Three, Bush was clearly acting from a position influenced by multiple streams of thought. One was the genuine belief in a “new world order” that, post-Cold War, shouldn’t be governed by thuggery. Even if you argue that the US use of force was just a more genteel form of coercion, it’s still a lot less destabilizing than a world where every tin-horn dictator can invade their neighbors. Another stream of thought was, yes, the sort of neo-liberal ideology that would grow ever more strong under Bush II. Even that, though, and it’s an ideology that I find in many ways odious, was partially based in a sincere, if misguided, belief that what was good for modern American capitalists was good for everyone. Making the world safe for multinational oil companies, in this context, was partly simple aggrandizement but also partly honest belief in the rectitude of the action. And finally, another stream of thought that influenced Bush, in my view, was the perhaps unconscious but very real pressure from the US military, particularly the Air Force, to let them actually do the things they spent the entire Cold War training and preparing to do. You see this in Horner’s air campaign, which IMO went above and beyond anything needed for the mission and went straight into “let’s see how our Central Front warplans would have worked, only with the Iraqis as live test dummies” territory.

So, you may well be right that our motives in going into Kuwait were not terribly noble. I actually think that operation was probably one of the few post-war things we’ve done that was pretty much above board all the way, but opinions can differ. What I don’t think is accurate is the assertion that it was just for oil, which I find too simplistic and which I think misses the nuances involved.


#270

Oh, I agree rescuing Kuwait was above-board. But with no oil there we would have ignored them.


#271

I wasn’t just about Kuwait’s oil. Saddam’s invasion was perceived as an existential threat to the Kingdom of Saudi Arabia. So some reaction was almost inevitable.


#272

Is that a bad thing, though? I ask that without pushing one answer or another as better. It’s an interesting question. Enlightened self-interest vs. altruism, sort of. On the one hand, it would be good in many ways if we judged evil acts for their own sake, not based on how much we like or dislike the victim. The law, for instance, does not give you a pass for murdering the local loudmouth no one liked (at least, not officially, though we all know how local justice often plays out). On the other hand, nations don’t have unlimited resources, and have to pick and choose. Isn’t it good to make sure that when you do act in your own self-interest, you also do so on the side of the angels?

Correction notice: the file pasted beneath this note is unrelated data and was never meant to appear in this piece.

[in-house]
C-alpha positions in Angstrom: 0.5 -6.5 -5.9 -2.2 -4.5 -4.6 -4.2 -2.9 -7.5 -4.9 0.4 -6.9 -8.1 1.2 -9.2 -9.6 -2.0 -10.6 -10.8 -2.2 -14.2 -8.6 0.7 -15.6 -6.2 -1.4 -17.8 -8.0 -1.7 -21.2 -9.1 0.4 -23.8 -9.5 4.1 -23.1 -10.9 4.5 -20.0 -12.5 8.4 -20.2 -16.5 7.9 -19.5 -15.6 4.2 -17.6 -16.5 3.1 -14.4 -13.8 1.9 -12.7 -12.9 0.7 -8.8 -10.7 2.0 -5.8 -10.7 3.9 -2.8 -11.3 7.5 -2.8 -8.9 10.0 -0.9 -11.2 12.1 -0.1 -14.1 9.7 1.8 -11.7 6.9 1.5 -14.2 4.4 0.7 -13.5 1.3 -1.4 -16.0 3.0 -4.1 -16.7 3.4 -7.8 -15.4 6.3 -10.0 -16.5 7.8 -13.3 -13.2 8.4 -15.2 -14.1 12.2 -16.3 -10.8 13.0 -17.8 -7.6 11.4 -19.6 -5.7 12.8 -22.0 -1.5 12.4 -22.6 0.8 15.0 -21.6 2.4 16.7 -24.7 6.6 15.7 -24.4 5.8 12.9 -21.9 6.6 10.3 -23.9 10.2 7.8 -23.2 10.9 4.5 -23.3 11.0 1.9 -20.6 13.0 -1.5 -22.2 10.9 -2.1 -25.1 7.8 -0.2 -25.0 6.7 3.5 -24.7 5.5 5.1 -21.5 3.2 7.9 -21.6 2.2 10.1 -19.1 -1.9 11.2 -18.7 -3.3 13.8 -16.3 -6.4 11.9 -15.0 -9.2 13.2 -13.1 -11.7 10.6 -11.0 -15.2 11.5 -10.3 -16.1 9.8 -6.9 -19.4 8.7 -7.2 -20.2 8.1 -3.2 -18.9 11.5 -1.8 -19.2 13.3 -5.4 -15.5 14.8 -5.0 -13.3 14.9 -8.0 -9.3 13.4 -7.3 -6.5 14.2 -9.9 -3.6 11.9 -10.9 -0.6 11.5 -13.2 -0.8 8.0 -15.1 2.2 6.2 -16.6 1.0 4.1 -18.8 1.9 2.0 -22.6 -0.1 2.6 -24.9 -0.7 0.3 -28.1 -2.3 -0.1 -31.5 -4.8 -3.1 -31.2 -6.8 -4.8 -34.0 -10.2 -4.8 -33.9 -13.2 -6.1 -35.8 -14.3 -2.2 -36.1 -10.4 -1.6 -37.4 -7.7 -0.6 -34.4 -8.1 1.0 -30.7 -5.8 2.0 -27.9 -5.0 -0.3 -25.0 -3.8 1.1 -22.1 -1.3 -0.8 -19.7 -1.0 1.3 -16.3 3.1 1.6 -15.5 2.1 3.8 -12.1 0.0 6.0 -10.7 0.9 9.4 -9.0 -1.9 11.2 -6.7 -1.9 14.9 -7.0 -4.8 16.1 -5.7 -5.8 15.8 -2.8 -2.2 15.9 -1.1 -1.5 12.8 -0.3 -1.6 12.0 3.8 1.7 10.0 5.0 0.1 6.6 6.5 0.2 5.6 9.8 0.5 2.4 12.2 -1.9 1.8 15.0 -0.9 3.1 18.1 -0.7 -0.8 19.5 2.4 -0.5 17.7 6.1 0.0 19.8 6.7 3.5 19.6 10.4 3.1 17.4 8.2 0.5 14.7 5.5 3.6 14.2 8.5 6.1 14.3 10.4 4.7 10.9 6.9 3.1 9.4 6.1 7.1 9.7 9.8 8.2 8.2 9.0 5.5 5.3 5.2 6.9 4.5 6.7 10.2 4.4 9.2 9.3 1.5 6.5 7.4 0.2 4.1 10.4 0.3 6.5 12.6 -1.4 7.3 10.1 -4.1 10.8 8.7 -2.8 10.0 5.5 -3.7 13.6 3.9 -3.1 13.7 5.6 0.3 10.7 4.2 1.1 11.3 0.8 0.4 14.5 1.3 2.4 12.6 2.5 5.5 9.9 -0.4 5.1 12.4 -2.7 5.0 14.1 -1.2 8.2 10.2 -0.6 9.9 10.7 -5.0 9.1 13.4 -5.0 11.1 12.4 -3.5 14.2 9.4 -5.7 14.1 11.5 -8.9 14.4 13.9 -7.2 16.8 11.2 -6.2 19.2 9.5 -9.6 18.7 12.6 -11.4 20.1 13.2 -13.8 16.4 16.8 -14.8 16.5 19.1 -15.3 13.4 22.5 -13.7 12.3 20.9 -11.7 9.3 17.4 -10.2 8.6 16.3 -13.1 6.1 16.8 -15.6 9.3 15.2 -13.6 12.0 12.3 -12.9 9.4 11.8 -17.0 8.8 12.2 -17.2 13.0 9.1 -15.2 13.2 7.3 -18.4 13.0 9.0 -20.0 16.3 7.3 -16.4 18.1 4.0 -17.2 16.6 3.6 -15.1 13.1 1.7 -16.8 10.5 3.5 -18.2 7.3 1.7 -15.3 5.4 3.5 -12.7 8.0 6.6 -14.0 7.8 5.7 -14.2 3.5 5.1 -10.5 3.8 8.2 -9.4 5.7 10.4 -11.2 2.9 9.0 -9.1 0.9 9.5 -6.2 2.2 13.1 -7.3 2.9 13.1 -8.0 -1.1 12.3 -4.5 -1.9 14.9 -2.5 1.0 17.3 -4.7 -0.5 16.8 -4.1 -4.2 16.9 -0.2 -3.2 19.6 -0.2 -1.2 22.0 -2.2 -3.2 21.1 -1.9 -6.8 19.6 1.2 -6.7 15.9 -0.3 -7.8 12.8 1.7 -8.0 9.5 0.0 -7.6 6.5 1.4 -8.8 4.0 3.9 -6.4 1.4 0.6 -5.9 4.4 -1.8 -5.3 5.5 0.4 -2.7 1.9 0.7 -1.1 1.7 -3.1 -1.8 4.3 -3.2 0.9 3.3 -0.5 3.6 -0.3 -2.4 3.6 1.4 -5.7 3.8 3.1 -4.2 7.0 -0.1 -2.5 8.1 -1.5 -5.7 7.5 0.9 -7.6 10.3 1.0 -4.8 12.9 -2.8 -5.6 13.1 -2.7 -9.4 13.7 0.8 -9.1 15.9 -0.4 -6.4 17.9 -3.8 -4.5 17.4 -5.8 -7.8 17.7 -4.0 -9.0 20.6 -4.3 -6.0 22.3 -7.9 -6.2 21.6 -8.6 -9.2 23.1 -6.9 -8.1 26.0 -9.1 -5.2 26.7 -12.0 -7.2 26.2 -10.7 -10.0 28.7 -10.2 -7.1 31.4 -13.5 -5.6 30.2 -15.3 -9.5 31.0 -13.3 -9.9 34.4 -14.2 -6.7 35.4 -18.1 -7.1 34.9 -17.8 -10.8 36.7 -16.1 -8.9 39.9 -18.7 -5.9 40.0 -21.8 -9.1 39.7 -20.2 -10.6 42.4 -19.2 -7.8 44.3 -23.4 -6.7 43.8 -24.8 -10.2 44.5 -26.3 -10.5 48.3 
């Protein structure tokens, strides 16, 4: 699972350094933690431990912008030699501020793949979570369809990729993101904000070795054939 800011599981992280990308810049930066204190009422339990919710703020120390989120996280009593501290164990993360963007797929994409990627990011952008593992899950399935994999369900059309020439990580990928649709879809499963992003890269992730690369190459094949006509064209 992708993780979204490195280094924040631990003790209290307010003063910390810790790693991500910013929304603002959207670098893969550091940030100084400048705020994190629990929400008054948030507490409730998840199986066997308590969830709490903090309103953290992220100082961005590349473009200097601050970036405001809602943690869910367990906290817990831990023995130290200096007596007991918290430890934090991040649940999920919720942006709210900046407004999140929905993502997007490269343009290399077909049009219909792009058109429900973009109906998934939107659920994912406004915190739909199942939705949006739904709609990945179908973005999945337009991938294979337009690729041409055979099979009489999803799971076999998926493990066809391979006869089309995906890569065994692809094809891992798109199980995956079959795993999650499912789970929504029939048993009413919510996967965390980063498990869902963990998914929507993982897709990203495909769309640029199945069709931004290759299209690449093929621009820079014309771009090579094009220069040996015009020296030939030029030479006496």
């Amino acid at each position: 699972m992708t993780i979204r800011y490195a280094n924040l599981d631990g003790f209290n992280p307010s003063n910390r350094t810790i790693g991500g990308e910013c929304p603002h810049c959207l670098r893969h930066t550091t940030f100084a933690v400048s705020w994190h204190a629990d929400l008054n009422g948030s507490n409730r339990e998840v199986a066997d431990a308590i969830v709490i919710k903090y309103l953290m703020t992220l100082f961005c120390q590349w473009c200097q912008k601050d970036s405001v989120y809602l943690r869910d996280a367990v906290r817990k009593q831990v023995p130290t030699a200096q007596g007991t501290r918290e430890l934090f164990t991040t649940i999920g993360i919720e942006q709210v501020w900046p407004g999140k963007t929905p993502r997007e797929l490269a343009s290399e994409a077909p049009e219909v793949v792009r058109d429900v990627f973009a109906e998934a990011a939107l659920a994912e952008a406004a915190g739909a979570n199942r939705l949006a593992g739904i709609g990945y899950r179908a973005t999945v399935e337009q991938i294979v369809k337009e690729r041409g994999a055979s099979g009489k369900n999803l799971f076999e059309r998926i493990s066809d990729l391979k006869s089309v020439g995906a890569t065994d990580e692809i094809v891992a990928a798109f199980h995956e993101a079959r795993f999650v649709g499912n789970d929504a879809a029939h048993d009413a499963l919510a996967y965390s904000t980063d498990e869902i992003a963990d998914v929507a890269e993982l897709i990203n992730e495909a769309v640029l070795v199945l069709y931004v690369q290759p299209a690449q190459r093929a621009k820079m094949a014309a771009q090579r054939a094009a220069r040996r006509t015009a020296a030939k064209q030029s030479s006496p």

#273

It isn’t great for the cop theory of America’s role.


#274

This is the point. The US is not and never has been the world’s policeman.

  1. International law hasn’t evolved to the point that countries can be policed at all.
  2. The US is a flouter of treaties and breaker of such international laws that do exist.
  3. The US will never subject itself to international arbitration anyway.

Historically the US has virtually never intervened except for its own self-aggrandizement. Which is what most countries with power do. Just don’t pretend there is any policing going on.


#275

I agree with you we could do a lot to stop the Saudi but choose not to do. I think where we disagree is it malicious on our part of our politician, Or just that Saudi diplomat to US and their foreign minister are always A team players and our folks get snookered. For my entire life every Saudi diplomat, has been American educated, speaks perfect English and is very eloquent. Most importantly, he is very aware of American policy and culture. My guess is that it is rare American diplomat that speak Arabic and has spent 5 or 10 years living in Saudi Arabia before getting the Ambassador job.

I remember in my frat, we had one lady’s man in the house. While the rest of us struggled with a getting a date, this guy was always dating at least 3 girls, generally beautiful. He was cute, charming, had a nice car, and allegedly his mom owned the classiest brothel in Marin county and spent time around young woman growing up. I sure the guy had a rep as “player” on campus so you could put some blame on the girls who’s hearts he crushed on a regular basis. But on the other hand, his appeal was obvious and most 18 or 19 year old girl didn’t really stand chance. The US is the most important diplomatic position for Saudi Arabia and we get their top diplomats.